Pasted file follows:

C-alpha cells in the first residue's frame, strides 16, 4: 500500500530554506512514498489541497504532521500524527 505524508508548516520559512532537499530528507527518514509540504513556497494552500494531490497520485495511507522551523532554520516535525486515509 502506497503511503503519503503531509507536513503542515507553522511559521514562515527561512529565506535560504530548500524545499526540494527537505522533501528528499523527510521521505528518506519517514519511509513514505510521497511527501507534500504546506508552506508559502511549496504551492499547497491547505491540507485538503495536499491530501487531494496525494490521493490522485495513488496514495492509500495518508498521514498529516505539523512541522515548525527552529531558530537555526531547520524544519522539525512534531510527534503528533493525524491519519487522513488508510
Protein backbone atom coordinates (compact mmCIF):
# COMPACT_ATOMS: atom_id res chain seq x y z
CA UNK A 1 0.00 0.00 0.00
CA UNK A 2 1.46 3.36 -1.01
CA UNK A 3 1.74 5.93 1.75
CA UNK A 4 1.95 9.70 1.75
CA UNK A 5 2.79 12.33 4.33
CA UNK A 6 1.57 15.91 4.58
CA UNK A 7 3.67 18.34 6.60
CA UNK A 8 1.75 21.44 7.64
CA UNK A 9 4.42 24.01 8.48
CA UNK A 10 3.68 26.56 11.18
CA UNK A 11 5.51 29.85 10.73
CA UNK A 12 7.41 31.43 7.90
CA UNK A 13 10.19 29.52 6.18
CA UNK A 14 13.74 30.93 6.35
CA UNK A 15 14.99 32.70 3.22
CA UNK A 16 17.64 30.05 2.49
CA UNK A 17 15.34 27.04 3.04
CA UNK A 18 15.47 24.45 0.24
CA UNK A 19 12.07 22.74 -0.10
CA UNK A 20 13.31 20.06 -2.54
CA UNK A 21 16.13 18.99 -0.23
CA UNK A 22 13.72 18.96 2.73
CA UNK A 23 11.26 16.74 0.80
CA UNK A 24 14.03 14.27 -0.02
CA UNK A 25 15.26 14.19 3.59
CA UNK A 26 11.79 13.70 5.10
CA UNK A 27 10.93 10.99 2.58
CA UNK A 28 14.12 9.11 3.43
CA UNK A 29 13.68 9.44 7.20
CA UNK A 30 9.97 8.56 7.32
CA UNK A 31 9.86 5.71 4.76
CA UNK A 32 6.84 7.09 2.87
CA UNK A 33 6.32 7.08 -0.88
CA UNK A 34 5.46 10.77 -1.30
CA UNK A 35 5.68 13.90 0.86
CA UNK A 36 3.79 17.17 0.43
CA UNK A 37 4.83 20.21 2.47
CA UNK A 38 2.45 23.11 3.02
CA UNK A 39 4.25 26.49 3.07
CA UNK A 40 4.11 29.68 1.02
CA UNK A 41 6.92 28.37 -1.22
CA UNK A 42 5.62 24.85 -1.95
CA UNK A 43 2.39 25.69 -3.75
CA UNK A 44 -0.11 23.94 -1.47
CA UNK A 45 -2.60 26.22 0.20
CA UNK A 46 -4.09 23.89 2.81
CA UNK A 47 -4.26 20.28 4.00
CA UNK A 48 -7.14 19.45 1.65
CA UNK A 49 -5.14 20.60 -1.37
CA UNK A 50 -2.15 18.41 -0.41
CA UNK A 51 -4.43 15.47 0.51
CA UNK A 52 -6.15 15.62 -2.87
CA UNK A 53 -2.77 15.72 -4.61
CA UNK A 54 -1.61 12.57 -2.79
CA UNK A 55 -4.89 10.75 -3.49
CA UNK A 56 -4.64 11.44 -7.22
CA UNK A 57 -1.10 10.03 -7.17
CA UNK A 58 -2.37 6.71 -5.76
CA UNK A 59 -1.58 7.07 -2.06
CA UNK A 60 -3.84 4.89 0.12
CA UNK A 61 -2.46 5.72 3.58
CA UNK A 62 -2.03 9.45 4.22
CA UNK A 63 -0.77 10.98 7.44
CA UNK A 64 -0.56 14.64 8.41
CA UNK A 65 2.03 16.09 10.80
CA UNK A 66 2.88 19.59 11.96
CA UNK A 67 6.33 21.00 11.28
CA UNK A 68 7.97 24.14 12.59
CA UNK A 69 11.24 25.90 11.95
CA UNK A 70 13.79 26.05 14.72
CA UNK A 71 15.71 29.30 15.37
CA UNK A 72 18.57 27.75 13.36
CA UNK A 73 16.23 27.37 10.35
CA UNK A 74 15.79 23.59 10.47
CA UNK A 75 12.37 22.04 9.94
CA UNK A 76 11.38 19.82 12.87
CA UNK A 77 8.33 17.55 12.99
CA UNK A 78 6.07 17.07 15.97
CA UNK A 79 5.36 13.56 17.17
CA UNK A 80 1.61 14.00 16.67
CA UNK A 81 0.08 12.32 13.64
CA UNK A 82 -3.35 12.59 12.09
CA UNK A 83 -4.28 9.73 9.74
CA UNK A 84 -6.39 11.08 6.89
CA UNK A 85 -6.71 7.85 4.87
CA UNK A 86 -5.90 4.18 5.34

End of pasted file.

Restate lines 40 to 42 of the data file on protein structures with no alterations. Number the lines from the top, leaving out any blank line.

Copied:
CA UNK A 37 4.83 20.21 2.47
CA UNK A 38 2.45 23.11 3.02
CA UNK A 39 4.25 26.49 3.07